n was killed. D — Logan's house. E--Gen. Crittenden and Staff. F — Position of Gen. Carrol order of their regiment. By order of General Crittenden. A. L. Cunningham, A. A. General. Cer, killed the old devil himself,. and maybe Crittenden too, for he has not been heard of since the d cavalry. About the first of January, Maj.-Gen. Crittenden arrived and took the command. The enemfiring at the head of the column, where Generals Crittenden and Zollicoffer sat upon their horses aediately on the announcement of his death Gen. Crittenden in person rode up to the front of the figsincerely hope that the charges made against Crittenden are groundless, and that the deplorable cata night week, Gen. Zollicoffer, ordered by Gen. Crittenden, went out with the regiments, Battle's, Sn o'clock, the enemy being out of sight. Gen. Crittenden then ordered the command to disperse, eve retreat was discussed. All favored it. General Crittenden remarked: Gentlemen, I am here to serve [20 more...]<
t security, to rest our weary limbs, the distance we had come being over ten miles on the direct road, let alone the bushes and underbrush we went through, to say nothing about two or three dress-parades of the Second for somebody's amusement, but not our own, I can assure you. And then the roads and fields were awfully cut up, and mud was plenty, as it had rained a good part of the forenoon. Our men lay down to rest without a mouthful to eat, many of whom had eaten no breakfast; but as Captain Cross said, The man who could not fast two days over Zollicoffer's scalp, was no man at all; and there was no grumbling, as there was necessity for it. However, the teams came up in the night with crackers and bacon. Now here is the summary, so far as I know, up to Sunday night: we are within a mile of Zollicoffer's encampment; Zollicoffer is killed and his forces have been whipped — some two hundred of them being killed and a great many wounded; one of Crittenden's aids, a lieutenant-colon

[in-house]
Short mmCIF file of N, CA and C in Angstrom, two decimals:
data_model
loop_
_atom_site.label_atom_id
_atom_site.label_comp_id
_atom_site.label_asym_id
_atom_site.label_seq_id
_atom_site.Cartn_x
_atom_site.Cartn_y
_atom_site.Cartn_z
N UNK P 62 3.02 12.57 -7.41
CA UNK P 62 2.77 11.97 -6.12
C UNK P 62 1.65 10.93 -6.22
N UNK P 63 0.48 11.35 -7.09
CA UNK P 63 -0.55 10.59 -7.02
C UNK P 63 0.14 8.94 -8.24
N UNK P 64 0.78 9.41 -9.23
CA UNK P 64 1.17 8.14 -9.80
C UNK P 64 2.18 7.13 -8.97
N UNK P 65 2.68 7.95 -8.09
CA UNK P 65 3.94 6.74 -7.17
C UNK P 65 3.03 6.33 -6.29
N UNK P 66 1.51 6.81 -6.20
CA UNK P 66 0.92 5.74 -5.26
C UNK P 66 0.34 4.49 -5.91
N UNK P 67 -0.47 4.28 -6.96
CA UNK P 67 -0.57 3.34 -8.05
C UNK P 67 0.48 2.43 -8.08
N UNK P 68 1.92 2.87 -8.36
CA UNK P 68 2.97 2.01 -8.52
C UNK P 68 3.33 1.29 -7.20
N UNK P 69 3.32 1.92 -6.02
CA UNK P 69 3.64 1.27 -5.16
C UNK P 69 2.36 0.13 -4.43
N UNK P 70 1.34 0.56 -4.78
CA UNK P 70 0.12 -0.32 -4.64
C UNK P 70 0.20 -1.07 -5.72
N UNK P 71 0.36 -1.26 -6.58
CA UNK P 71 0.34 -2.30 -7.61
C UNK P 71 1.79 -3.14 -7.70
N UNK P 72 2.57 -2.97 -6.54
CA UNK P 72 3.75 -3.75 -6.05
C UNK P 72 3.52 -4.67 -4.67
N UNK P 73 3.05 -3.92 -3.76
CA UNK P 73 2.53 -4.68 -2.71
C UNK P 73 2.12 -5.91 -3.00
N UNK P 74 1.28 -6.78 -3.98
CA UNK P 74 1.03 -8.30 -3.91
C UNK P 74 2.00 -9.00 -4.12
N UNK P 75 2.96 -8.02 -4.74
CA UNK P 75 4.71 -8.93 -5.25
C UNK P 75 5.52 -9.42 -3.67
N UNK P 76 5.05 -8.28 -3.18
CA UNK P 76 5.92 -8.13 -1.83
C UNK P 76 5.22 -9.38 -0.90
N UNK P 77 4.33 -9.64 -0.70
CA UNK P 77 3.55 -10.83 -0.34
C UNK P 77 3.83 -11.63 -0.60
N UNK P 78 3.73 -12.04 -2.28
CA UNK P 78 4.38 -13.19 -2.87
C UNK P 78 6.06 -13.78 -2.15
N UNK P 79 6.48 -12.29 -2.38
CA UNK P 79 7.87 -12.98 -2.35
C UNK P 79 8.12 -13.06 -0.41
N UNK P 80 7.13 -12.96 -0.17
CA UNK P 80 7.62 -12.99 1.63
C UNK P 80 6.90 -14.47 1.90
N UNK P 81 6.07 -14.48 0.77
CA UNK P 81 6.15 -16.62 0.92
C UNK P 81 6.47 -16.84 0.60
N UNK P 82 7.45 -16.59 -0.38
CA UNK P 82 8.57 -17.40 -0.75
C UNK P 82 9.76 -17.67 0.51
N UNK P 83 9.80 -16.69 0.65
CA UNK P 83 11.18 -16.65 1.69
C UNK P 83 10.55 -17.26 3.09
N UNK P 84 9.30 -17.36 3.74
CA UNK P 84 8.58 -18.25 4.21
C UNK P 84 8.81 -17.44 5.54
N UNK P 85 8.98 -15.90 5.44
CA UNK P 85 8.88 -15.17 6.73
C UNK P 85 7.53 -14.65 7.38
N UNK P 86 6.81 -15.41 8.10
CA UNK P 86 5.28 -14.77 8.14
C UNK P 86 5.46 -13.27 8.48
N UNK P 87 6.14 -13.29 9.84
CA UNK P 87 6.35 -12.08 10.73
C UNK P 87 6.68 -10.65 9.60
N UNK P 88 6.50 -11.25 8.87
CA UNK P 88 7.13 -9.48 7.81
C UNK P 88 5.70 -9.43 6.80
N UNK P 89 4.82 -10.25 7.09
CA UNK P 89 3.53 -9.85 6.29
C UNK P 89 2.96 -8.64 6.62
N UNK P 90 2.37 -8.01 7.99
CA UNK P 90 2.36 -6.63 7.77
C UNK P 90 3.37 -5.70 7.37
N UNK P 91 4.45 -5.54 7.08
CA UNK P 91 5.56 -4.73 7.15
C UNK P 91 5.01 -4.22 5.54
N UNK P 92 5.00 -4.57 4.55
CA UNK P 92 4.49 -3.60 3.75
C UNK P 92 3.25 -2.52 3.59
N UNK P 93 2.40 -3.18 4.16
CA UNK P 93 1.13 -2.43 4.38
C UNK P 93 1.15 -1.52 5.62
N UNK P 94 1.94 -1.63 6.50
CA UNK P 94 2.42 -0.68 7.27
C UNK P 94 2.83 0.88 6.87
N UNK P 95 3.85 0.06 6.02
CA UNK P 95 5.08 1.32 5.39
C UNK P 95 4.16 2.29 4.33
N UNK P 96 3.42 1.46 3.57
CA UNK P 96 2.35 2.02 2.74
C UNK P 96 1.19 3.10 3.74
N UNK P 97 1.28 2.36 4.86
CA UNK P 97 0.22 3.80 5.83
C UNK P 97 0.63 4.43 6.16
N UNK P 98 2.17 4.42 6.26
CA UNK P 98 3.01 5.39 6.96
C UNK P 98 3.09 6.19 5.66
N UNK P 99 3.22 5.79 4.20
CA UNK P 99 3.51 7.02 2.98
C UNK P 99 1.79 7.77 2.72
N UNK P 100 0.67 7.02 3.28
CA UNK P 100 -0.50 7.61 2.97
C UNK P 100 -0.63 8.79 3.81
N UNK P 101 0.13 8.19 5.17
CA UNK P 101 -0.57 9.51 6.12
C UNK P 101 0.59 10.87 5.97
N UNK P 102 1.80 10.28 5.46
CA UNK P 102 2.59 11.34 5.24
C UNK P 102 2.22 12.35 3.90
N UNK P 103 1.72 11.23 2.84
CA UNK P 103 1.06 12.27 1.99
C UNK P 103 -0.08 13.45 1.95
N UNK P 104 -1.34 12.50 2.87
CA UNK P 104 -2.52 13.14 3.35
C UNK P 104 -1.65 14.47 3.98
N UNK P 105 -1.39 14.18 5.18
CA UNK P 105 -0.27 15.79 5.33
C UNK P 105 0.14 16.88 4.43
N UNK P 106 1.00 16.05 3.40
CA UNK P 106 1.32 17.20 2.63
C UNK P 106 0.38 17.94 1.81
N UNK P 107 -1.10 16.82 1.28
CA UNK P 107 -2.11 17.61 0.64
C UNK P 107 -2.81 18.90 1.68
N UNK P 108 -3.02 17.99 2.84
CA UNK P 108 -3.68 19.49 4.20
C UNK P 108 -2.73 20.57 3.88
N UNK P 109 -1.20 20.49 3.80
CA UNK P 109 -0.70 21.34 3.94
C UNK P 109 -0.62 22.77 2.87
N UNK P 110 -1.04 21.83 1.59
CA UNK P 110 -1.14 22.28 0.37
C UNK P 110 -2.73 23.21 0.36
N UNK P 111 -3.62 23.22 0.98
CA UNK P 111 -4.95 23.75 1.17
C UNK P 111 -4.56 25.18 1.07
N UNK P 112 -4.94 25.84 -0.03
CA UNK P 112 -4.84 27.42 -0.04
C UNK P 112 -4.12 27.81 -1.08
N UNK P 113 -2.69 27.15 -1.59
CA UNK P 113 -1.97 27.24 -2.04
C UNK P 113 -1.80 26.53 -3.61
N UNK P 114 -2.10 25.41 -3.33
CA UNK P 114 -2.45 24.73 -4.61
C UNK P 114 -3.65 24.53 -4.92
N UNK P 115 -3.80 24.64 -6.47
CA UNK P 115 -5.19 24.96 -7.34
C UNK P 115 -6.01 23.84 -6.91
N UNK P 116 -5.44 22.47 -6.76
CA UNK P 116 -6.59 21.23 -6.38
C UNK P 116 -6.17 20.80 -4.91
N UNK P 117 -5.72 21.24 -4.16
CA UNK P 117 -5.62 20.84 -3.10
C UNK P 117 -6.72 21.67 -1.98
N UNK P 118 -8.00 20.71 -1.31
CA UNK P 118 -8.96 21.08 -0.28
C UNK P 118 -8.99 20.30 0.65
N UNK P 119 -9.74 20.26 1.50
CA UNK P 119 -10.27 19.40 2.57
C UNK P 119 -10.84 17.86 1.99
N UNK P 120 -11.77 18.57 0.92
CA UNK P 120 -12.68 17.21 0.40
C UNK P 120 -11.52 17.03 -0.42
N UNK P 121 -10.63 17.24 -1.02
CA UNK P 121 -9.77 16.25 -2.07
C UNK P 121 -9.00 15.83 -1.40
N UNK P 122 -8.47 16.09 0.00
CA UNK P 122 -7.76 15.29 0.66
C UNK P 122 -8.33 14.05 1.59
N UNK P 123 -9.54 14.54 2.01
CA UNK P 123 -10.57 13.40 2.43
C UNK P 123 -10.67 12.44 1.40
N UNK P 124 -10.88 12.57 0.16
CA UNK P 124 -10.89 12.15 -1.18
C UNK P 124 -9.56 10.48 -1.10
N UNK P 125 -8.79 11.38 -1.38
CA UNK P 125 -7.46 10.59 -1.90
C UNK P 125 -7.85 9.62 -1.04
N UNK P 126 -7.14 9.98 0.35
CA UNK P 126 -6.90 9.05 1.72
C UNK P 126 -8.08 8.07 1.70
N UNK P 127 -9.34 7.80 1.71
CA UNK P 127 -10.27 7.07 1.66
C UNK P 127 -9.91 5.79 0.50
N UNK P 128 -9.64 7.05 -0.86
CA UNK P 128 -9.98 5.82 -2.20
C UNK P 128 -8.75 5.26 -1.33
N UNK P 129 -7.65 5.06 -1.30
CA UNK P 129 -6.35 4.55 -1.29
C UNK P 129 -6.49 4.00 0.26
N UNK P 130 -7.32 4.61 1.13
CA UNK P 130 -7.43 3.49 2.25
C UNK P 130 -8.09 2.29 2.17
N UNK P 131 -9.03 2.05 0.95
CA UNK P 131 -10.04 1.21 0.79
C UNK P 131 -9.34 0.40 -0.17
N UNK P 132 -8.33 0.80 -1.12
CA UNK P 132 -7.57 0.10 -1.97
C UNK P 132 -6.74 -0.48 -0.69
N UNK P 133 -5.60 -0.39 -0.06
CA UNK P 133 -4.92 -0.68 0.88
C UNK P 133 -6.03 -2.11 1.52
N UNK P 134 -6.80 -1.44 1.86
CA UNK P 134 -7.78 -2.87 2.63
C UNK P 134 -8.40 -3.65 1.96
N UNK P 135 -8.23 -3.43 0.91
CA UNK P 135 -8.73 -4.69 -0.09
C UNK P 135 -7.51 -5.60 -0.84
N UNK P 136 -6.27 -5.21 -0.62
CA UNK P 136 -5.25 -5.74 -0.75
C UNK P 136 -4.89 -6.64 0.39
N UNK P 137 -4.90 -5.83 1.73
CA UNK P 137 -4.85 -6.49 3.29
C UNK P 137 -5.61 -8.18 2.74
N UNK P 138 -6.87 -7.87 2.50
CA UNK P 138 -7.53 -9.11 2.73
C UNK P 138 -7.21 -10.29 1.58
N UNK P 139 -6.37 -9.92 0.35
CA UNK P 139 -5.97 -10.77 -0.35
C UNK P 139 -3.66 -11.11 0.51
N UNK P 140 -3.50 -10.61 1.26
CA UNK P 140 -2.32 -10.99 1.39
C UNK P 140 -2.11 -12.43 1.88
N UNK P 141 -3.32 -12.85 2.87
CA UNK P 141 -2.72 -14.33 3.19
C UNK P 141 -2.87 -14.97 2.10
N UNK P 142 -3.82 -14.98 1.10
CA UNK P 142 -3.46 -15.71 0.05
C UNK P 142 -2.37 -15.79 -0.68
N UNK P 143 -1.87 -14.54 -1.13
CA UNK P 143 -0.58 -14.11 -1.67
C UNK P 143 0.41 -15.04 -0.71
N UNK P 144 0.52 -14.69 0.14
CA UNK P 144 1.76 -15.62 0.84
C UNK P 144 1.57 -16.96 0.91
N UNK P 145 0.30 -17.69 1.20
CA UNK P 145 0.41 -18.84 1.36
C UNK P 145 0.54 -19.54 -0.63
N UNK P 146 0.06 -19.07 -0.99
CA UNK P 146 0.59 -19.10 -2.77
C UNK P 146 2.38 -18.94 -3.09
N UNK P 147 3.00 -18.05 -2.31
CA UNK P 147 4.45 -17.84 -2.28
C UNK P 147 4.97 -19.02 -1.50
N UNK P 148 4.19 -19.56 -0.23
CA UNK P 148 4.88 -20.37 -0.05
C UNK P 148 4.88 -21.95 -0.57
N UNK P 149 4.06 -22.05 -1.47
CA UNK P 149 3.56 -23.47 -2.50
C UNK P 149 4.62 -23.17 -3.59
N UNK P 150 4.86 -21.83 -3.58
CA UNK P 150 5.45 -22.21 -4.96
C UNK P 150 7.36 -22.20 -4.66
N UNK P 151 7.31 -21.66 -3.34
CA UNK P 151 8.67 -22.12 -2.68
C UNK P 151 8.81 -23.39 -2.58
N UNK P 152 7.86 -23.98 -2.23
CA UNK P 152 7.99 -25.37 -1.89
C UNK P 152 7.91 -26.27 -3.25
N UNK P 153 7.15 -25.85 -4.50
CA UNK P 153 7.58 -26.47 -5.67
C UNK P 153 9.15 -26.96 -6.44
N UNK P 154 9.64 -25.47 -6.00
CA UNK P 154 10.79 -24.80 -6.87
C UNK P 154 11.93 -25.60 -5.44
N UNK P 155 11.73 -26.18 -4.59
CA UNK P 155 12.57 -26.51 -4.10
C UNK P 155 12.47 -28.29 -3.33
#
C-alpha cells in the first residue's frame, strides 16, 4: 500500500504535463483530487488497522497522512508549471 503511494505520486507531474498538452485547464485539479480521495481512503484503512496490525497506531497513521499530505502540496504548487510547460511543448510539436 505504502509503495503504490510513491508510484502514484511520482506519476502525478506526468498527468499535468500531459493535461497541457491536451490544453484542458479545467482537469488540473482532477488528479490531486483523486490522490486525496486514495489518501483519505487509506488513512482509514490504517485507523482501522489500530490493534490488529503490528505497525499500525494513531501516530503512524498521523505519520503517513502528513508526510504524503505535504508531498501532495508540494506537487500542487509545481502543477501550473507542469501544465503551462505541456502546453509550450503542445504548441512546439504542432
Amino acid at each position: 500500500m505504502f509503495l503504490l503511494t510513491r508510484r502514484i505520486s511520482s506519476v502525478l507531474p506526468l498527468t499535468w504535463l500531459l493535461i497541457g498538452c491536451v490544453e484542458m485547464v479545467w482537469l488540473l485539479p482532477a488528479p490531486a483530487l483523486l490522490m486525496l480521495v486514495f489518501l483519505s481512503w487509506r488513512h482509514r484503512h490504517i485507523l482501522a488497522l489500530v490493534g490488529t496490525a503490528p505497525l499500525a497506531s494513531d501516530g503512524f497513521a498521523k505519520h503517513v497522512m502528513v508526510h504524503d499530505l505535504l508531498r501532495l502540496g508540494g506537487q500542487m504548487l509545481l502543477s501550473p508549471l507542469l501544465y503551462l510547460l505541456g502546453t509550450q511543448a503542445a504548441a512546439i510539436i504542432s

S. W. Cummings (search for this): chapter 15